In other situations, when a phone call or letter do not suffice, we arrange for face-to-face meetings with the employer, sometimes through settlement conferences, and there we are typically able to achieve an outcome that the worker and we believe is desirable and just. In one recent case involving a Maryland Department of Transportation (MDOT) employee of twenty years, we were successfully able to convince the agency to conditions and terms that the agency disclosed had not previously been agreed to for someone in a similar work position as our client. In a case involving a Baltimore City Department of Social Services (DSS) worker with a most troublesome performance record, we successfully obtained settlement that included monetary compensation and, since the worker had no desire to return to the department, the department’s termination for gross misconduct was converted into a voluntary resignation with a favorable reference — all to make sure the worker’s future employment prospects, whether public or private sector, were not hampered in any way.
In the past six months, we have started expanding our employment law practice to represent federal, state and local government employees in administrative hearings, typically terminations, demotions or disciplinary actions, such as suspensions. We successfully represented a client through an internal Social Security Administration administrative appeal concerning serious disciplinary charges relating to alleged sexual harassment of a coworker. We also successfully represented a federal employee with more than 20 years experience who was improperly discharged — he was reinstated, his record was cleared of any wrong-doing, he was transferred to a more desirable location, and his attorneys’ fees and costs were reimbursed. Finally, we have assisted several nurses in investigations before the Maryland Board of Nursing. In one particularly compelling case where very serious charges of sexual misconduct were brought against a nurse that could have resulted in license revocation, we were able to successfully negotiate charges to a reprimand. If you are a teacher, a nurse, an administrator, or any other type of government employee, and you are facing an administrative hearing at the Office of Administrative Hearings or with an internal board or panel, give us a call so we can discuss your case.
We’ve been noticing a significant uptick in the number of persons contacting us looking for representation relating to internal grievance proceedings, administrative law proceedings and internal appeals, primarily for government employees but also for some private employees. Sometimes, as with employees of the Board of Education or public universities, these hearings may be held internally, and sometimes, as with Maryland state agencies, these hearings may be held at the Office of Administrative Hearings in Hunt Valley, Maryland. It is important to keep in mind that these hearings tend to be held on a fairly short time frame, involving an intense amount of work preparing for the hearing, so if you need an attorney for such a hearing, please contact us as soon as possible before the hearing — waiting for the last minute is not wise!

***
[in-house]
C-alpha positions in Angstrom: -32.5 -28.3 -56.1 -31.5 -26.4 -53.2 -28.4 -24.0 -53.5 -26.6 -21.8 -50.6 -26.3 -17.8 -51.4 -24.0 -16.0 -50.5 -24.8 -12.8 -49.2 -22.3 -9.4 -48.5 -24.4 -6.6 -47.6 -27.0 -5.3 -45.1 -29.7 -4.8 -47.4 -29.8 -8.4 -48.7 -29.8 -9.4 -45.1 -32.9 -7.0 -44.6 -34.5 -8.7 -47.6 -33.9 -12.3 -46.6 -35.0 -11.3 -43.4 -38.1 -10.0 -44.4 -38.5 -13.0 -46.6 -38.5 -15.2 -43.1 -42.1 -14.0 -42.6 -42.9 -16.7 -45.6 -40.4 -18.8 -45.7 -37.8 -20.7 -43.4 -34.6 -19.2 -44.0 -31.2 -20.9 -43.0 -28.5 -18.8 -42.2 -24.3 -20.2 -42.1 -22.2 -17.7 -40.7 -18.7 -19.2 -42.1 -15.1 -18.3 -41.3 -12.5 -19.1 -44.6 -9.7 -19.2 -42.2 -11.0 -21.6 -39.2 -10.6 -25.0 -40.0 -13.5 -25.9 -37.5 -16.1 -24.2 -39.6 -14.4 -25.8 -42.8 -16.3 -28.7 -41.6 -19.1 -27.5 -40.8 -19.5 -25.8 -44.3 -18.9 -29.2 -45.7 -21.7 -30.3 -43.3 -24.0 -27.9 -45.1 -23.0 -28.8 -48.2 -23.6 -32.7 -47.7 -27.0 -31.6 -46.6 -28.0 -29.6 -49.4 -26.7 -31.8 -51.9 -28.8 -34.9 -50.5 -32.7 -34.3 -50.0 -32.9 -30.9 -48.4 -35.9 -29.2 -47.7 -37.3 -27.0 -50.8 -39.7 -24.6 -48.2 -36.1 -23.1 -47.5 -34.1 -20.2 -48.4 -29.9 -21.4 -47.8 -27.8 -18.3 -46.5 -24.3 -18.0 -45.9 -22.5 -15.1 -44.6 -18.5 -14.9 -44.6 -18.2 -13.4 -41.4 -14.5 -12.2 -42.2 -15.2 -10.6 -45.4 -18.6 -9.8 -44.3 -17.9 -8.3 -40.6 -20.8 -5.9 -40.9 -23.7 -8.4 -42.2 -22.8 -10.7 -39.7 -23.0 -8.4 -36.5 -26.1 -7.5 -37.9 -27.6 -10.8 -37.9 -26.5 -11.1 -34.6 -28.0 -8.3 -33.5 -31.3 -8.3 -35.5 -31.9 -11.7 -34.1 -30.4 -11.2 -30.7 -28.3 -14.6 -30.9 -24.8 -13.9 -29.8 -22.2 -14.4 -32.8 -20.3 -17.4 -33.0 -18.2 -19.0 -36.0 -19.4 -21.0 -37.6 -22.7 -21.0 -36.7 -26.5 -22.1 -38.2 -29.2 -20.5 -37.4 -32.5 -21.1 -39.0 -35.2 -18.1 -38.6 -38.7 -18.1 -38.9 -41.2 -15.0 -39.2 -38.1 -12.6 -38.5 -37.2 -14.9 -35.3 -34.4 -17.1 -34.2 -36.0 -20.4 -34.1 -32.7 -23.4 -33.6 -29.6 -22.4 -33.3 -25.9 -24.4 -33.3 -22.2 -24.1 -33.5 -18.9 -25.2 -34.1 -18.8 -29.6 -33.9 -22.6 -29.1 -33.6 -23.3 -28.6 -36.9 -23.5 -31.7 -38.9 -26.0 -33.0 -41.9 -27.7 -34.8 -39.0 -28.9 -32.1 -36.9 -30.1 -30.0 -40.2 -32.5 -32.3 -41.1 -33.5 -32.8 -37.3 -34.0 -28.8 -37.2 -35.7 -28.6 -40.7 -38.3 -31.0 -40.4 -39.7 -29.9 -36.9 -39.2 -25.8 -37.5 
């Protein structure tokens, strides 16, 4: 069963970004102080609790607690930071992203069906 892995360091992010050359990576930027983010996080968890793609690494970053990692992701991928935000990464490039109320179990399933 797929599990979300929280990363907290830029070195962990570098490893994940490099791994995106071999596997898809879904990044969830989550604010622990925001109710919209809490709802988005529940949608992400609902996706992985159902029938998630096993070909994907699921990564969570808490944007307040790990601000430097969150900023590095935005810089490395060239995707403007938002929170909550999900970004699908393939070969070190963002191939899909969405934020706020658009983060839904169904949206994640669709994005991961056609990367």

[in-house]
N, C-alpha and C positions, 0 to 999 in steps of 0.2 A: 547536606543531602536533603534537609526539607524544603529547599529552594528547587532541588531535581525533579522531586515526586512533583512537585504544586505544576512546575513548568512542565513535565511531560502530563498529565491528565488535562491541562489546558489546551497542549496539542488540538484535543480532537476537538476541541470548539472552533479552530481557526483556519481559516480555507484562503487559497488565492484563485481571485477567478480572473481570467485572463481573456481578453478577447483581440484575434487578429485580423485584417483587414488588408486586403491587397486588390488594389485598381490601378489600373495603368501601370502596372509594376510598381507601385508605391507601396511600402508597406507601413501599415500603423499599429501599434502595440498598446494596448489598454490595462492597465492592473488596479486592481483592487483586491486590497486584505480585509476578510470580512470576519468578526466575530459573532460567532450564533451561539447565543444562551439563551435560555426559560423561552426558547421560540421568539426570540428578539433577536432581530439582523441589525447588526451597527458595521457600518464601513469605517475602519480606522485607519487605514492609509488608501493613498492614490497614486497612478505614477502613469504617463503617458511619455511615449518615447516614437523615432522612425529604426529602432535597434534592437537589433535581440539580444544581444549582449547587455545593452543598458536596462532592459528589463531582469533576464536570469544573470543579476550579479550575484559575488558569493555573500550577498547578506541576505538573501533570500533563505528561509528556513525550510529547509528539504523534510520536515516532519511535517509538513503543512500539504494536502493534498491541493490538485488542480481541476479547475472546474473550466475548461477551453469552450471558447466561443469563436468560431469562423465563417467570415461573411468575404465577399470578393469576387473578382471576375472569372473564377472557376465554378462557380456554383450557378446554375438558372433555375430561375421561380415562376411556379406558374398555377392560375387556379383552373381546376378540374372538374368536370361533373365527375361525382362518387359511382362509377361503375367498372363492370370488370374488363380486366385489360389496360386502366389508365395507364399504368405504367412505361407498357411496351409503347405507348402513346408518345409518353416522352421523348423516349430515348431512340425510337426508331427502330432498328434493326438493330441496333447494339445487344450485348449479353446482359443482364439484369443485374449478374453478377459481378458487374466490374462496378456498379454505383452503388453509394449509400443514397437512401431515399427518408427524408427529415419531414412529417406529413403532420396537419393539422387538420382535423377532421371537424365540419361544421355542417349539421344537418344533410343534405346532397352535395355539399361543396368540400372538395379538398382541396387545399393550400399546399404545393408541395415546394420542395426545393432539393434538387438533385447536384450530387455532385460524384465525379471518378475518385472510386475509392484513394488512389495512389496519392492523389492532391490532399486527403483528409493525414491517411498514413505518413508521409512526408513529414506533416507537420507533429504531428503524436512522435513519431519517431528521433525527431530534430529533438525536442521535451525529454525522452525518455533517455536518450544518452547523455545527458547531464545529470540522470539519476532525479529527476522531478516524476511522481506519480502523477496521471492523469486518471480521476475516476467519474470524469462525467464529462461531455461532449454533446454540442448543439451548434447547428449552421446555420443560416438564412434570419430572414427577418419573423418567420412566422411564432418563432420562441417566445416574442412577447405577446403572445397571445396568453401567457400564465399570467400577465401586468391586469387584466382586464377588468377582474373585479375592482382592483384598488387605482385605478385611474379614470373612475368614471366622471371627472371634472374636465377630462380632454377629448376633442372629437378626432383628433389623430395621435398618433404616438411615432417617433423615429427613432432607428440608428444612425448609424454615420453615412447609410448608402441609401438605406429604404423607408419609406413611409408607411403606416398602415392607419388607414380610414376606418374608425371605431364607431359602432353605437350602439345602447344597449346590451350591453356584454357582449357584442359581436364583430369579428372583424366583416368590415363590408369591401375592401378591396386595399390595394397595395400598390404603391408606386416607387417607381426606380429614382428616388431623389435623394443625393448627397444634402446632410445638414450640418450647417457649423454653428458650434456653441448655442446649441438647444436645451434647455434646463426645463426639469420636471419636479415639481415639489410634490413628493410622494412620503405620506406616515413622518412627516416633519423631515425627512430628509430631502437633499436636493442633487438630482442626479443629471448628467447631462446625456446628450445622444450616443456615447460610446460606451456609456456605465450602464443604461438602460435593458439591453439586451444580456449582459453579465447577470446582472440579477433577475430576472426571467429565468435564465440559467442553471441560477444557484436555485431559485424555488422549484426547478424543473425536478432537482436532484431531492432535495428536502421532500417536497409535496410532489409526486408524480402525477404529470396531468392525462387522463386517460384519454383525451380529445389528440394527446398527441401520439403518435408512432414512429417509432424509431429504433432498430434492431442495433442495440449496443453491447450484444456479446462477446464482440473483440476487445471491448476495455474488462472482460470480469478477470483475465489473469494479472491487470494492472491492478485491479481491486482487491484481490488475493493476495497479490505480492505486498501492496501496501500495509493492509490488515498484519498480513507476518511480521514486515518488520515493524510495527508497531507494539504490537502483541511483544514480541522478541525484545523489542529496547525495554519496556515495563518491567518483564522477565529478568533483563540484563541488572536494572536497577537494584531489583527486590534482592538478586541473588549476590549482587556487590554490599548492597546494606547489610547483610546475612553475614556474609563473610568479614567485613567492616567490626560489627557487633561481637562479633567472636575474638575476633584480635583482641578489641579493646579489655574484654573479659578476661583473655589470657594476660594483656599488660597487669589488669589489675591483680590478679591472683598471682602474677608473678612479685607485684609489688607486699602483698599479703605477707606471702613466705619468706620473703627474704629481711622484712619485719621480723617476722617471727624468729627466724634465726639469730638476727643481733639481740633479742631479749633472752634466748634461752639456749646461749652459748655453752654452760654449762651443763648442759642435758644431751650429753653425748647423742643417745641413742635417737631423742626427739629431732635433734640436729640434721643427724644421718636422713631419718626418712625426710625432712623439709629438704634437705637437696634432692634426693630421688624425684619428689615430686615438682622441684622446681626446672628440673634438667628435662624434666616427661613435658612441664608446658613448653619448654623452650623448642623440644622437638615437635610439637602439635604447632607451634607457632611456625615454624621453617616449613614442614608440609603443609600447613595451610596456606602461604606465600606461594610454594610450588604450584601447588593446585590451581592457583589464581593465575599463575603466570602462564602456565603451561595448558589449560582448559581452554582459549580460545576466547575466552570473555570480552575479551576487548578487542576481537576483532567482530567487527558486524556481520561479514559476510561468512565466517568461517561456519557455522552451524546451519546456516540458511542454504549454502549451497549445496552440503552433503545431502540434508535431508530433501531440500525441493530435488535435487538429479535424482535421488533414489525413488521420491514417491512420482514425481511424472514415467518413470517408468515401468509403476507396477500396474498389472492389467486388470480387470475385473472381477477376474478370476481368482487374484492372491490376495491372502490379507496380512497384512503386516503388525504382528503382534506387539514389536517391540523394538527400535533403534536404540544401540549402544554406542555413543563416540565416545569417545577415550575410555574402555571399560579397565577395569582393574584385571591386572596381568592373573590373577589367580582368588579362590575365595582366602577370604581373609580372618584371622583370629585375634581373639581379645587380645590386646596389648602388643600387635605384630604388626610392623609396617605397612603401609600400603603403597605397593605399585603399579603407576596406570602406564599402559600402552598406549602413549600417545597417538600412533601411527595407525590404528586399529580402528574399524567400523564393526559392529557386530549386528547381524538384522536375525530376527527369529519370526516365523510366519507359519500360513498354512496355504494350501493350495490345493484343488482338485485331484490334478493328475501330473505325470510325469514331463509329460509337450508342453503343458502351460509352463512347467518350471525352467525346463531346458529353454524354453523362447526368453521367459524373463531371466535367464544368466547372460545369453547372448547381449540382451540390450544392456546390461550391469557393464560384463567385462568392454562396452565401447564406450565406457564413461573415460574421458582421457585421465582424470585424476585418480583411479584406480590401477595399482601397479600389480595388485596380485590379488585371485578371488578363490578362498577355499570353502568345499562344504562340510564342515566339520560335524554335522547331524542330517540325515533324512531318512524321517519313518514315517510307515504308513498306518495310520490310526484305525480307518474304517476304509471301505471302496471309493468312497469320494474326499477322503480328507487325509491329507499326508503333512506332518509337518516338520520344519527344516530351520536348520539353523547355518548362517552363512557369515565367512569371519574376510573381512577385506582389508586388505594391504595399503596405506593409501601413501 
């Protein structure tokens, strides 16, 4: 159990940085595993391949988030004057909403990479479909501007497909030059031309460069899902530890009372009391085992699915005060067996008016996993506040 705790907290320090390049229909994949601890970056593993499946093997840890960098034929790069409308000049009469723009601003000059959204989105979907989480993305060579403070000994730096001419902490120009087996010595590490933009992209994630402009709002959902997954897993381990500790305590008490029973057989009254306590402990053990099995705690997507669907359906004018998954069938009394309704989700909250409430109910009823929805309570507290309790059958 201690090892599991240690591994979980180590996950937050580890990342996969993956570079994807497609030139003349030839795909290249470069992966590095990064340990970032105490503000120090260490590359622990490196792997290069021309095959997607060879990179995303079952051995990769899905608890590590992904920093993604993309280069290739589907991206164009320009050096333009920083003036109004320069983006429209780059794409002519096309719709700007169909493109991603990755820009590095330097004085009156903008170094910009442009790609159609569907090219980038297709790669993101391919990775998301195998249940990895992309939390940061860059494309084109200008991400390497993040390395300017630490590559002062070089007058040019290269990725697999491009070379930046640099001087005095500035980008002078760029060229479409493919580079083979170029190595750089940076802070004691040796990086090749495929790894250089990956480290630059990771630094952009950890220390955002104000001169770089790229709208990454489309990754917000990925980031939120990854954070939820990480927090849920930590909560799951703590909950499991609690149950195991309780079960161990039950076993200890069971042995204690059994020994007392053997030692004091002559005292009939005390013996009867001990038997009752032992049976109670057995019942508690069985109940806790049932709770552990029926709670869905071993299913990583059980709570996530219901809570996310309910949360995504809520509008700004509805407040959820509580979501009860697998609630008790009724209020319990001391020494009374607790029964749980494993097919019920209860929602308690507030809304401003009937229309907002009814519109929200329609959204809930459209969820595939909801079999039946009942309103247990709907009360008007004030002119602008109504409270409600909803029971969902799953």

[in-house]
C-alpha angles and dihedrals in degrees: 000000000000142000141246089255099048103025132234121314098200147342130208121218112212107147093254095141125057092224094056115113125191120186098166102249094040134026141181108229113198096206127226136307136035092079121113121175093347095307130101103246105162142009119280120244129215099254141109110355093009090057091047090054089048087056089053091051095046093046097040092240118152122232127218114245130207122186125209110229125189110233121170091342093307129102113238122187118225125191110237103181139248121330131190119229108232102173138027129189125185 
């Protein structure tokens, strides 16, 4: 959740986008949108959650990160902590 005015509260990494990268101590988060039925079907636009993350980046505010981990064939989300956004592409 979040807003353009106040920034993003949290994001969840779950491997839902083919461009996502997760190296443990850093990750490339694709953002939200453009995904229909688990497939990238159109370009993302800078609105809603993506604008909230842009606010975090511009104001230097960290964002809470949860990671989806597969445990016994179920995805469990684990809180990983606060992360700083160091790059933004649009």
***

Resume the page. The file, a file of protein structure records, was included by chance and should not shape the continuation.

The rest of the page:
Well, its been a very busy few months, but one of the recent highlights was the 20th Anniversary Gala for the Pro Bono Resource Center of Maryland, where Andrew Dansicker was honored with a Certificate of Congressional Recognition from Congressman Steny Hoyer and an award from Chief Judge Robert Bell for committment to pro bono services during the past several years. During that time, our office has represented several indigent clients without charge, and we have volunteered hundreds of hours towards providing free employment law advice to persons who could not afford attorneys. The recognition reads as follows: “As an employment law attorney representing both employees and employers in all facets of employment law in Maryland, Andrew Dansicker has volunteered over one hundred hours on the Women’s Law Center Employment Law Hotline during the past three years. Dansicker, a regular volunteer at the Baltimore City and Baltimore County Bar Associations’ Lawyer Referral Services, has also handled numerous pro bono cases for the ACLU of Maryland, including cases involving public drug testing of high school students in their school cafeteria on the Eastern Shore, use of marijuana for medical purposes by a dairy farmer with AIDS in Southern Maryland, civil forfeiture, First Amendment issues and blind voter access issues.” We will continue to provide pro bono services where possible, even as we expand our employment law practice!
One of the most common questions that we have been receiving lately has to do with whether a person can obtain unemployment benefits if they are also receiving severance pay. Unfortunately, in the past, Maryland employees could sometimes obtain unemployment benefits even if they were being paid severance (if their position was abolished). That law changed last year, however, and now claimants who are begin paid severance are ineligible to collect unemployment benefits during the time frame when they are receiving severance payments. If they receive a lump sum severance payment, then the Department of Labor will determine how many weeks of salary would be covered by the severance payment, and the claimant will be disqualified for that time frame.
A more complicated issue is whether a person can receive unemployment benefits when they are fired from a company and then negotiate a settlement in return for signing a release stating that they will not sue for discrimination or sexual harassment or similar illegal conduct, where the person actually was subjected to such discrimination or harassment. In those cases, a strong argument can be made that the monies received are not severance payments for the loss of the job, but rather compensation payments for releasing a potentially viable discrimination or harassment claim. To prove such entitlement to unemployment benefits, however, the claimant typically has to file an appeal and appear before a Hearing Examiner.
In the event that you are facing such a situation, please give us a call or send us an email so we can determine if we can assist you.